Each of these categories needs to be specific to the sport we play (in this case soccer). So we looked at the research and noticed that most of the high-speed runs in soccer are 25 yds or less, and most of these runs are made with a change of direction. We set up our cones at 25 yds and had the players run down and back (50 yds total distance – 25 yds down and back). We also wanted to compare speed with and without the ball (integrated skill), so we put 5 cones, 5 yds apart and had the players run down 10yds and back 5 yds (in a shuttle like manner) until they hit the last cone and then sprint back. We did this with and without the ball so that we could factor out a “skill-deficit”.
We realize that soccer is not a continuous aerobic sport, and there are brief periods of rest between every burst of activity. So instead of using a typical aerobic test like a 2 mile test or beep test, we came up with our Soccer Specific Interval Test which has increasing speed / agility demands at each level followed by a short (30 second) rest period. When we did a statistical analysis on this test and compared it to 20 yd dash, 20 yd shuttle, beep test and vertical jump we found that players that performed well in this test, also performed well in each of the speed/agility/power and endurance tests, while those that did well in the beep test only performed well in the beep test.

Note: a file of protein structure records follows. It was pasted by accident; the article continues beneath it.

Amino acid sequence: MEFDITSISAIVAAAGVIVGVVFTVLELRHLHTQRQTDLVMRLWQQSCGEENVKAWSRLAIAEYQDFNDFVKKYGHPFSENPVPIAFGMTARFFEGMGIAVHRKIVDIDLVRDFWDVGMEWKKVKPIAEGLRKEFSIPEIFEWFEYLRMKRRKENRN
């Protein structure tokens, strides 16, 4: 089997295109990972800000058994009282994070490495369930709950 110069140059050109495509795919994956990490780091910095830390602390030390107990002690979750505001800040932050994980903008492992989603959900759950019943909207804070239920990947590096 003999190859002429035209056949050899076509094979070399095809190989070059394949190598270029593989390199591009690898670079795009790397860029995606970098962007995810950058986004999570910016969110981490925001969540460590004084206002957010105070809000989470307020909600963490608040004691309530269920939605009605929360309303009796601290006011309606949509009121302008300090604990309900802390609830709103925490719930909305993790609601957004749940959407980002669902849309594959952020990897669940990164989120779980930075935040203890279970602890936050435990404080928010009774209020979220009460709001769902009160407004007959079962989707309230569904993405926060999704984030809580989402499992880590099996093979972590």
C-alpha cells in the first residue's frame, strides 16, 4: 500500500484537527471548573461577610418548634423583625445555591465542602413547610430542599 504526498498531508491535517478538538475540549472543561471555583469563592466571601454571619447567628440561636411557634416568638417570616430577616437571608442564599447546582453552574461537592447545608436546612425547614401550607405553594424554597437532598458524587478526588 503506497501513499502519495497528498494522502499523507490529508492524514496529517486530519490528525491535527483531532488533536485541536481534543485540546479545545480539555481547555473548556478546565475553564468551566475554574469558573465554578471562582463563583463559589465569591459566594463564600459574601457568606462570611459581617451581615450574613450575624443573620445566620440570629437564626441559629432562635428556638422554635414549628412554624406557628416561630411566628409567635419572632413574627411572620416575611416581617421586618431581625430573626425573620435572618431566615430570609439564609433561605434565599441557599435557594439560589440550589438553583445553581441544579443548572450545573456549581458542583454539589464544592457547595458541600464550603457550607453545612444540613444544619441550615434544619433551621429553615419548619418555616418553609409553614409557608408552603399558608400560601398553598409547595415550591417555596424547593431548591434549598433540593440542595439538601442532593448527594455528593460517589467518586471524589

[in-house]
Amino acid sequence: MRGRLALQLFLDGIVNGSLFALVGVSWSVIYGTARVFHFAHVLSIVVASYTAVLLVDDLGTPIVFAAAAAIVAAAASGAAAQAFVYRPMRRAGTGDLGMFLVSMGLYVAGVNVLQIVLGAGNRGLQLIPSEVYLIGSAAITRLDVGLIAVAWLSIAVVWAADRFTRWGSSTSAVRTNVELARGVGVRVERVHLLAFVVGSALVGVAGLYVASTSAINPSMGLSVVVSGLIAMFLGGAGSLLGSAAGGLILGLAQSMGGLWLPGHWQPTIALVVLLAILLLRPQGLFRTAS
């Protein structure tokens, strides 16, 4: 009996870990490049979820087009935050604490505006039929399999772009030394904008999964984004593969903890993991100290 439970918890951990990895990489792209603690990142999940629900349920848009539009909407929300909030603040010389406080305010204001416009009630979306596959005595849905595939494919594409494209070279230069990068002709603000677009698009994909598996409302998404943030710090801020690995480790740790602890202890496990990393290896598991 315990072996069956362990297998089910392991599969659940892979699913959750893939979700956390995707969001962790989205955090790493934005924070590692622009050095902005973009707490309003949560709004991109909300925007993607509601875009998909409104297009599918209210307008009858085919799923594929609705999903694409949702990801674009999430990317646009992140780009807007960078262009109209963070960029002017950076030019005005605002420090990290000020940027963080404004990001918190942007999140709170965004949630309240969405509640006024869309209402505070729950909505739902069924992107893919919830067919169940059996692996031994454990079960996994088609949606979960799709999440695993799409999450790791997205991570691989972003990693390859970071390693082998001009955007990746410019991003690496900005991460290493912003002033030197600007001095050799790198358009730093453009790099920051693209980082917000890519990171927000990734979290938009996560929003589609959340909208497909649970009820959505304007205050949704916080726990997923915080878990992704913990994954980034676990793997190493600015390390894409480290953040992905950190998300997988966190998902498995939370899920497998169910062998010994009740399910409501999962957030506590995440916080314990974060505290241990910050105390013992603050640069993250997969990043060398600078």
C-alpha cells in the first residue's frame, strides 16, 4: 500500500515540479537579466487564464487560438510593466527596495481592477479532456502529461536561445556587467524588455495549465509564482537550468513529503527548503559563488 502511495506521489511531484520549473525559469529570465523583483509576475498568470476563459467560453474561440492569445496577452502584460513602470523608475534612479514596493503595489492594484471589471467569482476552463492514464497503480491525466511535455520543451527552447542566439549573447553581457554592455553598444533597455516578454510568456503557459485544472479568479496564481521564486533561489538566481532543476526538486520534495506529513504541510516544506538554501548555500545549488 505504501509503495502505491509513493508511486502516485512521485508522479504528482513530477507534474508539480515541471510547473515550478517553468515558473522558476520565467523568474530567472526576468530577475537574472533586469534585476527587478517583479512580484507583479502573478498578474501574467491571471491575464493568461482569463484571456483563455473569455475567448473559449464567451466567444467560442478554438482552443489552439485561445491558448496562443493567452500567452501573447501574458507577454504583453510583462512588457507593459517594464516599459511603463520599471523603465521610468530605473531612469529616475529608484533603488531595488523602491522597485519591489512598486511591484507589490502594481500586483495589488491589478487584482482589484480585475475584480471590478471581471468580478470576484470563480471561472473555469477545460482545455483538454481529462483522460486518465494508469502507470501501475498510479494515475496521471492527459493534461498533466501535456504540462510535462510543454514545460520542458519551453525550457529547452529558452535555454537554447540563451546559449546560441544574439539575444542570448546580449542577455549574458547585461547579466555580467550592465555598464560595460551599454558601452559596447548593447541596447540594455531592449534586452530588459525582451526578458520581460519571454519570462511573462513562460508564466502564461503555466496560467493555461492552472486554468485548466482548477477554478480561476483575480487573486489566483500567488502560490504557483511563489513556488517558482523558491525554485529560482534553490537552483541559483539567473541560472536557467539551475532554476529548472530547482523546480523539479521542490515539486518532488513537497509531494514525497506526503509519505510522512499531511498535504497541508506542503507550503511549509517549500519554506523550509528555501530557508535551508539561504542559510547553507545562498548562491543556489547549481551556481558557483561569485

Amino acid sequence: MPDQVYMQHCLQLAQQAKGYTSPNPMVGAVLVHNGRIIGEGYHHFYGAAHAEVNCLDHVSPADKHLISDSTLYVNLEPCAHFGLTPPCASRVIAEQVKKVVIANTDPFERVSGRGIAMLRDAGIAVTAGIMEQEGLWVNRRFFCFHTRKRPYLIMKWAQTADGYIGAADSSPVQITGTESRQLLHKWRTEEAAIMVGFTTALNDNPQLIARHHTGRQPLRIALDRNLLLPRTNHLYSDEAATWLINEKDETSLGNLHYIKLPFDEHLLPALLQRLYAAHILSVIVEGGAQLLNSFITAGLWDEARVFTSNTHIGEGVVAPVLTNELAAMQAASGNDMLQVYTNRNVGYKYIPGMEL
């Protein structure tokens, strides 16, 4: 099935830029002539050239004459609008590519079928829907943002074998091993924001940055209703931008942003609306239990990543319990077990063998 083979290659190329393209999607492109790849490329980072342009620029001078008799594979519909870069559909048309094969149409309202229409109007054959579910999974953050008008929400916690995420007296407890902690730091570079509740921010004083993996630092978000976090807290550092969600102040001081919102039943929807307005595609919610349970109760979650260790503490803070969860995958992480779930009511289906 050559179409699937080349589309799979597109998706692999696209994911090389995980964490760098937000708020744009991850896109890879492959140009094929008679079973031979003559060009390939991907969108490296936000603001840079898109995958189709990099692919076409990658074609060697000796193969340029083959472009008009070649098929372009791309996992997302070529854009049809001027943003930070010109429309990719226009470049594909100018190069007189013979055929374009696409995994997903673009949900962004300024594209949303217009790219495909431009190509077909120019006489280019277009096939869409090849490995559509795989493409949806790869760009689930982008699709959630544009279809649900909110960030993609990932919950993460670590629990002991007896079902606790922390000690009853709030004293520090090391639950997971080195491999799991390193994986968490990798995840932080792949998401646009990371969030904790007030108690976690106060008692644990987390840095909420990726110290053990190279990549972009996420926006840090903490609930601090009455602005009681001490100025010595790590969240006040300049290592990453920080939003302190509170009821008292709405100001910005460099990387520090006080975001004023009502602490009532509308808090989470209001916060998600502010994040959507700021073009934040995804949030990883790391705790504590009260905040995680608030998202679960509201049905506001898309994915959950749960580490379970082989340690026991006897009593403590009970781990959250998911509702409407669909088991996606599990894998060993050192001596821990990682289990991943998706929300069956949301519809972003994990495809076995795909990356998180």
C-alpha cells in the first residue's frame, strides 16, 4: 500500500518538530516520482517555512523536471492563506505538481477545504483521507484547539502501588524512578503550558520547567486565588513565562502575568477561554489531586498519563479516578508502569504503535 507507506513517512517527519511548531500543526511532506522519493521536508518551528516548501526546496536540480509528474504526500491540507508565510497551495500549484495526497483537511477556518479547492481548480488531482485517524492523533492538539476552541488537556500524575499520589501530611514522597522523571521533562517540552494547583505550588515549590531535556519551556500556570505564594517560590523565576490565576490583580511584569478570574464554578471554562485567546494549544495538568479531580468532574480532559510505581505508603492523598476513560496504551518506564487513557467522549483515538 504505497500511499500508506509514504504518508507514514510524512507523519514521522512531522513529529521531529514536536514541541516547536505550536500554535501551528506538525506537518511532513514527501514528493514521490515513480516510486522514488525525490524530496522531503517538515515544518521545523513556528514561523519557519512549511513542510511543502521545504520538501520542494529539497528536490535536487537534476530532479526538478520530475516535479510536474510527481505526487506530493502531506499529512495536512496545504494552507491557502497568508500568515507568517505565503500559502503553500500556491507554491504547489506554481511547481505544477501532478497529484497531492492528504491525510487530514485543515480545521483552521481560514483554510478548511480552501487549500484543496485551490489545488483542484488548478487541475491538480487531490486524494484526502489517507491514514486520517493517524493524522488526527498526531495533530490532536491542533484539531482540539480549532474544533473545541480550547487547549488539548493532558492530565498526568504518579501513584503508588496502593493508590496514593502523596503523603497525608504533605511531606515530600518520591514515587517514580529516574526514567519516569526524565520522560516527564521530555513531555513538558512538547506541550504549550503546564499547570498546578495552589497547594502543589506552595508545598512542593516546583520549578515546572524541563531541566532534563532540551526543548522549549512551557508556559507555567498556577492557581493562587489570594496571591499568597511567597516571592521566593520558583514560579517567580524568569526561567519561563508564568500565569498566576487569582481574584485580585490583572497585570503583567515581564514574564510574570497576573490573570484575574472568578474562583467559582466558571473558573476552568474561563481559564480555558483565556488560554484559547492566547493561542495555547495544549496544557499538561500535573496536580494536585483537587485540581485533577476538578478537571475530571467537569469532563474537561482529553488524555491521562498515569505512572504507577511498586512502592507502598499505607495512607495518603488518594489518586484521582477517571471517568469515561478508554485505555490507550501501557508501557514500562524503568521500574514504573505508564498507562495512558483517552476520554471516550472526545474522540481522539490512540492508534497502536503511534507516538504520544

Finally we looked at skill. We realize that there is much more to being a skillful player than performing well in a few skills tests, and that the game is played primarily without the ball and requires a timing, precision and communication with teammates. But we needed to come up with some simple skills tests to see if the players had a solid foundation in dribbling, passing and moves/turns with the ball. So we performed a 5 cone (60 second) dribbling drill, a partner passing (1 touch passing at 10 yds for 60 seconds) and the agility test with a ball we mentioned earlier.